LOYAL, GREENWOOD SAY NO TO CONSOLIDATION
Wednesday, November 7th, 2007 -- 8:49 am
Posted by Riley Hebert-News Director
After years of discussion and study, the moment of truth for consolidation proved anticlimactic for the Loyal and Greenwood school districts Tuesday.
Voters in both districts turned back a binding referendum that would have had to the two rural Clark County schools merge in time for the next school year.
In the Greenwood district, the referendum failed 581 to 736, or 44% to 56%.
It was a bit more lopsided in the Loyal district where 378—or 38%--voted yes and 623 voted no.
Consolidation supporters said the school merger would save money and allow for more class offerings.
Opponents said there were too many unanswered questions and more room for cooperation before such a drastic step should be taken.
Loyal board president—and referendum supporter—Paul Gries was at the Clark County Courthouse Tuesday night. As the results came in at around 9 p.m., it became obvious the referendum would fail.
"There's no doubt I'm disappointed. I really felt it was time for a change. Both schools are losing pupils, and as you lose students you lose money from the state and as you lose money from the state you aren't able to offer as many things to the students so the students shy away and go to a different school," Gries said.
Gries said a lack of information, community pride and human nature for the defeat.
"It's always hard to change and we were offering a phenomenal change. There's pride in both communities and justifiably so."
"I don't know what it takes to make that big of a change," Gries concluded.
Greenwood board member Bob Rogstad had argued against consolidation. His mood was decidedly different.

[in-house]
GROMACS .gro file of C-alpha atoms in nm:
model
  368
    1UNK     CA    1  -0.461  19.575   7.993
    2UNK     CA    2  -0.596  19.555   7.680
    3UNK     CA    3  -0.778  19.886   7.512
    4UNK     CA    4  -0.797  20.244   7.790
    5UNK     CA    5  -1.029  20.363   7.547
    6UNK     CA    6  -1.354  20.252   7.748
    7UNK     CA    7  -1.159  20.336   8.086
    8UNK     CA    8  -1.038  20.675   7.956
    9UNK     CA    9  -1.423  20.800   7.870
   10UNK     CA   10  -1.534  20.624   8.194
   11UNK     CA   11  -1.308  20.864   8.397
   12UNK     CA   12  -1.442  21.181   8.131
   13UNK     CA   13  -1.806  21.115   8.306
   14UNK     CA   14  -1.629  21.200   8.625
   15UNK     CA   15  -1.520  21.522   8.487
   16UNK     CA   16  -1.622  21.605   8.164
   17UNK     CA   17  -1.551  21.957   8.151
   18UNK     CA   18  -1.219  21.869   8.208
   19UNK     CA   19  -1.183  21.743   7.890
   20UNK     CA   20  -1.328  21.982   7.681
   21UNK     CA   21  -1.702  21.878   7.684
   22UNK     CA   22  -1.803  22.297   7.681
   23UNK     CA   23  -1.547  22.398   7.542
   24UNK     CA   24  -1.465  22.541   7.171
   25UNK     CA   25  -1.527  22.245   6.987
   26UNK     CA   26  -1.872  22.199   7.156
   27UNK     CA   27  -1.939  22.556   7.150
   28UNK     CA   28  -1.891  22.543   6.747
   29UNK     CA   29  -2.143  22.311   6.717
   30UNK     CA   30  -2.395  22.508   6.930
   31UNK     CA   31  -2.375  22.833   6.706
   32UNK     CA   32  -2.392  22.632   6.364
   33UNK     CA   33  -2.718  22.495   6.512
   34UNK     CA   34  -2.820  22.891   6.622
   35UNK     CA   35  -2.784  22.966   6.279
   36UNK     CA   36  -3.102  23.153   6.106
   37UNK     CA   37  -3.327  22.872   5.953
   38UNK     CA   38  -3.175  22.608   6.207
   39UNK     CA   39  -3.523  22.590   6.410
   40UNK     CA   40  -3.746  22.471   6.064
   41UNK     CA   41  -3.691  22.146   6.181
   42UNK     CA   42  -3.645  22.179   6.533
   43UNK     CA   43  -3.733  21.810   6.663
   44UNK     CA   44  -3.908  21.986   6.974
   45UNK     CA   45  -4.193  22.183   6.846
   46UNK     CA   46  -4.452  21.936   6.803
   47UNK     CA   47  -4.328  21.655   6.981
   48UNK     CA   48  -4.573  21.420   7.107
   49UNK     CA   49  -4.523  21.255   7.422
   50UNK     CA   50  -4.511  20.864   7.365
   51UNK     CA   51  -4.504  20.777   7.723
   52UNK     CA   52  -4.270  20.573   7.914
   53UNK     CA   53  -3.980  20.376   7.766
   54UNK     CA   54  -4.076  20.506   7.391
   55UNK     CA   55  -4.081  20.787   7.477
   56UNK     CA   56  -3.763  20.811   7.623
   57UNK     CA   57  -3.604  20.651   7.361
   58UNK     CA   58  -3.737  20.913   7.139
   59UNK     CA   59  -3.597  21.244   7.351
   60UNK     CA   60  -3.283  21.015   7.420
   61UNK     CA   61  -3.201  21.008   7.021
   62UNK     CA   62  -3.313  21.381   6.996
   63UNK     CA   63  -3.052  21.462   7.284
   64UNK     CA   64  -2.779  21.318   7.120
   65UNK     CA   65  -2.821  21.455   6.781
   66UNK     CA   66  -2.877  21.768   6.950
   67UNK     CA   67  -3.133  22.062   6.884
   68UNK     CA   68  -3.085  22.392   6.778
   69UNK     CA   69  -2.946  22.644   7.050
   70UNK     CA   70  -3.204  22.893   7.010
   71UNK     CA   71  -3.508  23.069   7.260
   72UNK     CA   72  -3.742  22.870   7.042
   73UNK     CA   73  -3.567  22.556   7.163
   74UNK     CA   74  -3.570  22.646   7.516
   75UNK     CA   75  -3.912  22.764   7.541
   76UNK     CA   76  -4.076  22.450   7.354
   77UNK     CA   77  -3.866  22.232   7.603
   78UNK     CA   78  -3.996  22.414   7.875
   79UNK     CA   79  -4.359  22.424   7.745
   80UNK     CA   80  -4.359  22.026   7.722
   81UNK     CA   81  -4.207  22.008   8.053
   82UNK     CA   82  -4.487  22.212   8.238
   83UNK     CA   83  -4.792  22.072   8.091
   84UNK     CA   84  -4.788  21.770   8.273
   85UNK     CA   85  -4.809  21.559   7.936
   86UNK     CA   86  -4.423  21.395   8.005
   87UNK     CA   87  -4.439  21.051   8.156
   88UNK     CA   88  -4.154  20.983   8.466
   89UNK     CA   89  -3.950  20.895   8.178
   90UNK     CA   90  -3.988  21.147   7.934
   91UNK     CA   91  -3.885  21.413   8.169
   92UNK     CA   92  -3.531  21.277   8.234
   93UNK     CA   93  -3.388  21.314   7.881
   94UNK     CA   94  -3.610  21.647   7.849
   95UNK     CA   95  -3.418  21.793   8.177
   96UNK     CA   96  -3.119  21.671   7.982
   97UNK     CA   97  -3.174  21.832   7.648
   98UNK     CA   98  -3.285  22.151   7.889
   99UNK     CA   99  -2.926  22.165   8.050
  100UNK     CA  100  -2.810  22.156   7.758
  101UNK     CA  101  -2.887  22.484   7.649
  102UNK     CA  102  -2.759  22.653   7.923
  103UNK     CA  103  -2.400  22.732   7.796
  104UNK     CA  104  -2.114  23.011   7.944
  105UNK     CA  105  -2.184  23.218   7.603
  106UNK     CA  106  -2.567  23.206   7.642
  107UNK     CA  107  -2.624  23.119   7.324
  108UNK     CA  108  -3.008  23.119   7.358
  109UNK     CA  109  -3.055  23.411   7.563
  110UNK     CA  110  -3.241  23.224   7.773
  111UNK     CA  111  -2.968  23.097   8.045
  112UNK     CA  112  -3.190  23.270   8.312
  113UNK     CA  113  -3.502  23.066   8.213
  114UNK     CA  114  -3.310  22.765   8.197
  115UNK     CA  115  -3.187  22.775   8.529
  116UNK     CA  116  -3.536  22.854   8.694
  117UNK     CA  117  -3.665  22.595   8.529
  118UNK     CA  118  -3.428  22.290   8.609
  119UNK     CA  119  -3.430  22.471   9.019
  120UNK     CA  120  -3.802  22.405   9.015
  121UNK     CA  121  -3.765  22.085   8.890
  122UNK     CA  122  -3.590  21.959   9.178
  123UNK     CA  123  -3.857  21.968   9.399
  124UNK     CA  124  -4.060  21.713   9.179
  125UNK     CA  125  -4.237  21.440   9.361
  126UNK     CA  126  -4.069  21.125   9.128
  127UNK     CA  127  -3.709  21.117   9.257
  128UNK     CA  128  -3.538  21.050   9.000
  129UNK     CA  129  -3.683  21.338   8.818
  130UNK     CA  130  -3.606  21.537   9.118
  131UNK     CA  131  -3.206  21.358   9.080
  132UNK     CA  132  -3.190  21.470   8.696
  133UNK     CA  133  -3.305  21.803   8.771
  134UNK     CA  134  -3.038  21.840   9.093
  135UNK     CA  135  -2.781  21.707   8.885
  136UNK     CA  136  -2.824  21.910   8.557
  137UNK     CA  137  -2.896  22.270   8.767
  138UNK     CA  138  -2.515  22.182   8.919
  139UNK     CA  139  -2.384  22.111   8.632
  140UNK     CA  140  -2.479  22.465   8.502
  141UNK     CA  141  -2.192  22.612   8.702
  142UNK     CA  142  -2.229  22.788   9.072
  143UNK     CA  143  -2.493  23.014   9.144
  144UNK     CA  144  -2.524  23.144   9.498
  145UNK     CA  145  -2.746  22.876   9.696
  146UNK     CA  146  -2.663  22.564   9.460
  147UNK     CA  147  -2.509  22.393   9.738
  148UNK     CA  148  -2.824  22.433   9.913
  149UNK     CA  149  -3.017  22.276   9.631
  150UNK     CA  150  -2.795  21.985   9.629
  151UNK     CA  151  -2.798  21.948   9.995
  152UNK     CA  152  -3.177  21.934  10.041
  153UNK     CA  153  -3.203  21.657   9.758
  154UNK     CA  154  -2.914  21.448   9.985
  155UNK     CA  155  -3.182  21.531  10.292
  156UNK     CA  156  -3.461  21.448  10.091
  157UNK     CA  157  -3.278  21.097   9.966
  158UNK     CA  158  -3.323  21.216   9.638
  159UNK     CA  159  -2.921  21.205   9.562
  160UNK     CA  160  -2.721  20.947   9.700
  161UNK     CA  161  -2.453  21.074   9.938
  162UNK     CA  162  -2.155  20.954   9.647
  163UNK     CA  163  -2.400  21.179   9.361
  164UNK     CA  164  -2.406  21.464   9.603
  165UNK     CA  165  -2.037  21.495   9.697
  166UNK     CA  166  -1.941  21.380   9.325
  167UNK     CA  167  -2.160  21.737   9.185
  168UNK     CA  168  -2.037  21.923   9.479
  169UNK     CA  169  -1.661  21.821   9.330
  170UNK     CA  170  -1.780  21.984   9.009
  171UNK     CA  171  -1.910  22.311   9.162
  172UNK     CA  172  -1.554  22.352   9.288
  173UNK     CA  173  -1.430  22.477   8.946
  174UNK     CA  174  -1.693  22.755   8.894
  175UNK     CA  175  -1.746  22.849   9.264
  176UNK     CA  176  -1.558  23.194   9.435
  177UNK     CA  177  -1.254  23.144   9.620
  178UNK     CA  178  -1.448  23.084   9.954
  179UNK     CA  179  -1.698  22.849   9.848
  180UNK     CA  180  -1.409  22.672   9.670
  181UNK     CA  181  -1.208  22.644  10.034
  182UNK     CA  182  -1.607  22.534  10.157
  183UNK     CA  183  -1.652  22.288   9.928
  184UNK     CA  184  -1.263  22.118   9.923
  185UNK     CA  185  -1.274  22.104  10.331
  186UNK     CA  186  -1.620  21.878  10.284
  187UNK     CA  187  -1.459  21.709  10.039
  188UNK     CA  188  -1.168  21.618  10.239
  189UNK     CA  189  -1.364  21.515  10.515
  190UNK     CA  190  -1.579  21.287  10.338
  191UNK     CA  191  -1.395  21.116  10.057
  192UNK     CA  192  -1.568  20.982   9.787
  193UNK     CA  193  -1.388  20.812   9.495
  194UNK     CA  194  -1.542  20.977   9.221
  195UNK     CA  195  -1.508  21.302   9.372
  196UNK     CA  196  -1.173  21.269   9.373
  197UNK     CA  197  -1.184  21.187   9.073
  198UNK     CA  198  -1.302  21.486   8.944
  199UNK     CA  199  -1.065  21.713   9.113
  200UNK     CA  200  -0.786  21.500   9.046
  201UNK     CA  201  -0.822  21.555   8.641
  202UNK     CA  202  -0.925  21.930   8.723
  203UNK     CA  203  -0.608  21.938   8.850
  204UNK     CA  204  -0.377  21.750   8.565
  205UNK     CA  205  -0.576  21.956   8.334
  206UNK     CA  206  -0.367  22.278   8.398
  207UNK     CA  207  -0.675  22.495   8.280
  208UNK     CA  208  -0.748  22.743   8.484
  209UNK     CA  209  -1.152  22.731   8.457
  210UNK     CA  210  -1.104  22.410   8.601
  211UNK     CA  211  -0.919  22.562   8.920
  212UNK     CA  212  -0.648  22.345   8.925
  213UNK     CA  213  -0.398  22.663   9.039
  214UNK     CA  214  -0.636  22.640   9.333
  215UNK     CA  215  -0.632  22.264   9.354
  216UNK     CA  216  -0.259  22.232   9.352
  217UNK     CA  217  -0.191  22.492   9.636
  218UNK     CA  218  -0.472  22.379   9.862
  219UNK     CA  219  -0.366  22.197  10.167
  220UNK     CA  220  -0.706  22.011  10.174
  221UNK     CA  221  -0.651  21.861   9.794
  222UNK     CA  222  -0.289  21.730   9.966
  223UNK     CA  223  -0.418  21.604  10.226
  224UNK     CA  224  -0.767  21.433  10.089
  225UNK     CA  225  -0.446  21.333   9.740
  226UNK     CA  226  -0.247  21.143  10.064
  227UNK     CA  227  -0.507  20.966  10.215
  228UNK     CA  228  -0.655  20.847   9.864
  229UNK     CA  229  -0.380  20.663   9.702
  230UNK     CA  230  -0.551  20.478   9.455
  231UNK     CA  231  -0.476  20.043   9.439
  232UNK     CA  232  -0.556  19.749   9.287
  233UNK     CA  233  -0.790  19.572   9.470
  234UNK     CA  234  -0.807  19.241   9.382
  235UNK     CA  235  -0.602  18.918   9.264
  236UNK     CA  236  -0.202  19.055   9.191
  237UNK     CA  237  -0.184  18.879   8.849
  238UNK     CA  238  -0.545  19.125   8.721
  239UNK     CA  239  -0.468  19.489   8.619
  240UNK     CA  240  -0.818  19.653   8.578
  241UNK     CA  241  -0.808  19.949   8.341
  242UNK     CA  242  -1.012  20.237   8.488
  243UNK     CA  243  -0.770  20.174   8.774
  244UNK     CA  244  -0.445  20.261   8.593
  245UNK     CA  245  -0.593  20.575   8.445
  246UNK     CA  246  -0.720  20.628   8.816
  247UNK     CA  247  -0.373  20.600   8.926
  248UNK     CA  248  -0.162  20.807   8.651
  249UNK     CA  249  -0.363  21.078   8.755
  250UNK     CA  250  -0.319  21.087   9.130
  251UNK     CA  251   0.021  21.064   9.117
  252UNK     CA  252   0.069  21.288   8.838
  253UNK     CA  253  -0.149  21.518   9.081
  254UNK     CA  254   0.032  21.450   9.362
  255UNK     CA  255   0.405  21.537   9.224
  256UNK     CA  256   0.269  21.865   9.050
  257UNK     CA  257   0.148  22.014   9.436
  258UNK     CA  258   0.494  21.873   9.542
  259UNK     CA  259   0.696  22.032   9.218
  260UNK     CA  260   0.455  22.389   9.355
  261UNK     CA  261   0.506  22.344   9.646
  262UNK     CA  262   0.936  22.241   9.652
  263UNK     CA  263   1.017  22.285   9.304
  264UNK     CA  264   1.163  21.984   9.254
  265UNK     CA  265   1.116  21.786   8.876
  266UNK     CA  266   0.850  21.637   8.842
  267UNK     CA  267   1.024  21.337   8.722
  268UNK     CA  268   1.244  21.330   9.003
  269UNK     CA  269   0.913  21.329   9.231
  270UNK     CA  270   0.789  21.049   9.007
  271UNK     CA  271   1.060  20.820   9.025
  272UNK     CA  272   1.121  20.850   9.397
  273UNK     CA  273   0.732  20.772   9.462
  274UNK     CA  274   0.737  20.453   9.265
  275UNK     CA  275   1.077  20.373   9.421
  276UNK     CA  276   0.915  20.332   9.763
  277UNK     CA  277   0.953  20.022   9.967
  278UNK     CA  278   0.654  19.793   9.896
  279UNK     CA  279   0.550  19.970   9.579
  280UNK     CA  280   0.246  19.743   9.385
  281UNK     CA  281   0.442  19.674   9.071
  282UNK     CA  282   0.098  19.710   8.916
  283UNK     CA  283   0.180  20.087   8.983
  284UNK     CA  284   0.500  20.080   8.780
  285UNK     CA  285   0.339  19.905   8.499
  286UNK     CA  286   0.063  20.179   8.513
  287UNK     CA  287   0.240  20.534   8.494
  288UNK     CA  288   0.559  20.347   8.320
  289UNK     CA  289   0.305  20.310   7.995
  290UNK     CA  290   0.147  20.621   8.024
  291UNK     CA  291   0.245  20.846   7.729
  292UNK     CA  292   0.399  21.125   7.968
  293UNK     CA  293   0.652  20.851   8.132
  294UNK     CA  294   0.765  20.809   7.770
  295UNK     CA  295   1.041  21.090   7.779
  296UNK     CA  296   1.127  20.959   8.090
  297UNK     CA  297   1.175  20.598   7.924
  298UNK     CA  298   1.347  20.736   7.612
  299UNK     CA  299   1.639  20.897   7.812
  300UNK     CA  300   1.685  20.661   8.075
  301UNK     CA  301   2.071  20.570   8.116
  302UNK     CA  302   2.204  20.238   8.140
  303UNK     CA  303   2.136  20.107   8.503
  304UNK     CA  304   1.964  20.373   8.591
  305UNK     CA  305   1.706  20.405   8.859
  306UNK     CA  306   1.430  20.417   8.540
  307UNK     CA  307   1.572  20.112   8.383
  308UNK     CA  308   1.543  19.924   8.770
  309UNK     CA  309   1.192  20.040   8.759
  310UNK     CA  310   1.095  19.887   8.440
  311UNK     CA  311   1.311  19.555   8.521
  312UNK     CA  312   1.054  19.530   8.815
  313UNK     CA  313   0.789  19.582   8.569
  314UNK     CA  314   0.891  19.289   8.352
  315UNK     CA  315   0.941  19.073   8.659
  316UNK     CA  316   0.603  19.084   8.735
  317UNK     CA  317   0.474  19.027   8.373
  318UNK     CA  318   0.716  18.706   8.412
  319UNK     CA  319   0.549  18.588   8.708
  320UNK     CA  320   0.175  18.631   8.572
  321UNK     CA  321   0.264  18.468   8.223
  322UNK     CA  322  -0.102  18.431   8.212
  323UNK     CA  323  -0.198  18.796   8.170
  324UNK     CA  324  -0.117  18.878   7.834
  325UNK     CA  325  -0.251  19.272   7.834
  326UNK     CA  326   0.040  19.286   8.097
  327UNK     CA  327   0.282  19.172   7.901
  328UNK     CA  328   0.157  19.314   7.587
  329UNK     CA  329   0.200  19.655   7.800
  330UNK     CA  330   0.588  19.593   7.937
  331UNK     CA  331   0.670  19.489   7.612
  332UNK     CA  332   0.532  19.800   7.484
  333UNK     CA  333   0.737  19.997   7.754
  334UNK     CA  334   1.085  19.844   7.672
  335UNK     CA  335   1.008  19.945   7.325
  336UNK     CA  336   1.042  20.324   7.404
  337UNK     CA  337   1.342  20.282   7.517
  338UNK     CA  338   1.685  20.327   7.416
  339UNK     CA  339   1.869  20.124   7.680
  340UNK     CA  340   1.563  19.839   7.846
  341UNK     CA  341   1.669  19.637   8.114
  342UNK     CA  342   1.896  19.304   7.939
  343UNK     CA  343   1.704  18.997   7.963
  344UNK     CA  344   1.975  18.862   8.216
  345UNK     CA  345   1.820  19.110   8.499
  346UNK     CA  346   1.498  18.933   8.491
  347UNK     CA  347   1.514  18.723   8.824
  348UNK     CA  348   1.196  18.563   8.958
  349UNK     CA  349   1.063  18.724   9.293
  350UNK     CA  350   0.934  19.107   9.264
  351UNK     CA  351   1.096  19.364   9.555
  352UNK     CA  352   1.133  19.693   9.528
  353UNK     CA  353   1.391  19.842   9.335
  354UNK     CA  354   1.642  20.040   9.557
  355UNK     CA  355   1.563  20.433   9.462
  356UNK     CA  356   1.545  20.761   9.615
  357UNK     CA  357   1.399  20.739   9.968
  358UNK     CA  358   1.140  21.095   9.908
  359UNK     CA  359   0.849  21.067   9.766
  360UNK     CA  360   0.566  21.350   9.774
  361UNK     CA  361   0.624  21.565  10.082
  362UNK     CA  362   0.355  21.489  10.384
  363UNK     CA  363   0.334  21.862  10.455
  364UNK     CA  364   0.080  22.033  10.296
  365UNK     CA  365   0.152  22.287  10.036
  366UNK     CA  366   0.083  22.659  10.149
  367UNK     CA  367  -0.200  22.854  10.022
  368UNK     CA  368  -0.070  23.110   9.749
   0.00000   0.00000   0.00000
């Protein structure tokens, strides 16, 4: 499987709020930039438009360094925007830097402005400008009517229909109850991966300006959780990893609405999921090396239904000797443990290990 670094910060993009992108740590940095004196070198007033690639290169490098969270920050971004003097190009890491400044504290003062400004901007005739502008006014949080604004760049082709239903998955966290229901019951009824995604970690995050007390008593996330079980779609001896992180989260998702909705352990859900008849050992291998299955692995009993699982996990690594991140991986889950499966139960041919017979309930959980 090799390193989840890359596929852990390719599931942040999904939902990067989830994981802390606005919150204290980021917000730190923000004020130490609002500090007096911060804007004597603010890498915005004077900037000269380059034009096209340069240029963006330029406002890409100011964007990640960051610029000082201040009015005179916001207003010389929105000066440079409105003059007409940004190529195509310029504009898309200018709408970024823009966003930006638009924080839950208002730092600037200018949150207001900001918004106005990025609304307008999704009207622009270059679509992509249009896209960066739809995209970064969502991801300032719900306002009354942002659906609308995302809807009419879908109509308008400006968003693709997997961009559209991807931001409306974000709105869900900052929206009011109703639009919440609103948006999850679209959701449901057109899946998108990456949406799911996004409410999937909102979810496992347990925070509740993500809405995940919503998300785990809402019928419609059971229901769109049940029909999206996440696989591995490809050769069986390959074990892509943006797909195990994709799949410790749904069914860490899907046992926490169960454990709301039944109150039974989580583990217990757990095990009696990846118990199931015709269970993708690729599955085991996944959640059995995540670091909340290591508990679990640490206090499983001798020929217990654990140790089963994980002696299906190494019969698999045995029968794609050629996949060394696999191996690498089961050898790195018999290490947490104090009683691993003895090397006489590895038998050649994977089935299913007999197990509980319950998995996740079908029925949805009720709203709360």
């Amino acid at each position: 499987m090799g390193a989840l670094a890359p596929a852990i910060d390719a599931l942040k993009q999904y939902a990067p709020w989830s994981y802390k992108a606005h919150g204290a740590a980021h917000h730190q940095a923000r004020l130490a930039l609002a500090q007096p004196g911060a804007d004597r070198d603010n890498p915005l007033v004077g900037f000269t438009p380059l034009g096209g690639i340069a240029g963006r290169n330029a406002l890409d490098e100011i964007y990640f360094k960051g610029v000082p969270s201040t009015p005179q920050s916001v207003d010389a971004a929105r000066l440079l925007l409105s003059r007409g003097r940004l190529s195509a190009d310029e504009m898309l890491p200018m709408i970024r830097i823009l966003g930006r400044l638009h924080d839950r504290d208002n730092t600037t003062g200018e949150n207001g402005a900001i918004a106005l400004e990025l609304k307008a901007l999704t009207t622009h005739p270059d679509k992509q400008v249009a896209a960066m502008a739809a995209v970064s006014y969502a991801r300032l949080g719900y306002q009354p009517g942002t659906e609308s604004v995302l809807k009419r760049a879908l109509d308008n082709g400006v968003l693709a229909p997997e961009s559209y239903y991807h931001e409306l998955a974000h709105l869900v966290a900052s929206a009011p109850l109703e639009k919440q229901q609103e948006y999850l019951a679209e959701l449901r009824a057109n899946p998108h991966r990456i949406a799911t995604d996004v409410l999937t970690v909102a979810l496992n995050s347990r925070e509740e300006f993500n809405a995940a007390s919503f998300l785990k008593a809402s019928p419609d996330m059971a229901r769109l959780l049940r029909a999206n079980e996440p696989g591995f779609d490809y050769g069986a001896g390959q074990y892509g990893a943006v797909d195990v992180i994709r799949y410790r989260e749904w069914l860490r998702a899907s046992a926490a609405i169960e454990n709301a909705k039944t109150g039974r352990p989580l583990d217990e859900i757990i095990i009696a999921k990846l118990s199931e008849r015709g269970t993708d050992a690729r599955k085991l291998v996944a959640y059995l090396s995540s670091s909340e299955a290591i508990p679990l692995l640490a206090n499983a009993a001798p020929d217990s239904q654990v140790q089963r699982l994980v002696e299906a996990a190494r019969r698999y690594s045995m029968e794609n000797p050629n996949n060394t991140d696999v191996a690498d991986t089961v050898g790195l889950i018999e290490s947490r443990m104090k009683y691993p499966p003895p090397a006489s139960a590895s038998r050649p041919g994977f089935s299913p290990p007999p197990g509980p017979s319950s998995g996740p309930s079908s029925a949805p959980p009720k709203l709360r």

"I think there were too many unknowns to make an informed decision and I think a lot of people realized that and voted against the consolidation because of that," Rogstad said.
Rostad was one of several Greenwood board members that felt they weren't given equal footing during the process.
"I think that's true. During a lot of the committee meetings we had, we wanted to pursue other options—co-oping—for whatever reason, we weren't allowed to do that," Rogstad noted. "I think, now, we're in a position where both districts can work together better than we have been."
With budget projections looking less than stellar, some may wonder when this issue will come up again.
"We've been looking at it for thirty years. Who knows," Gries said Tuesday night. "It was defeated well enough it's obvious people don't want to consolidate at this time."
"If things change completely as far as numbers go, or if more information goes out, or if there's a bigger grassroots organization to drive the change, then it's a possibility. But, not at this time."
The consolidation debate obviously touched a nerve in both districts as voter turnout was gaudy.
1,317 Greenwood district resident cast ballots. That is an amazing 88-percent of the number of registered voters in the district.
In Loyal, 1,001 voted. That's about 64-percent.
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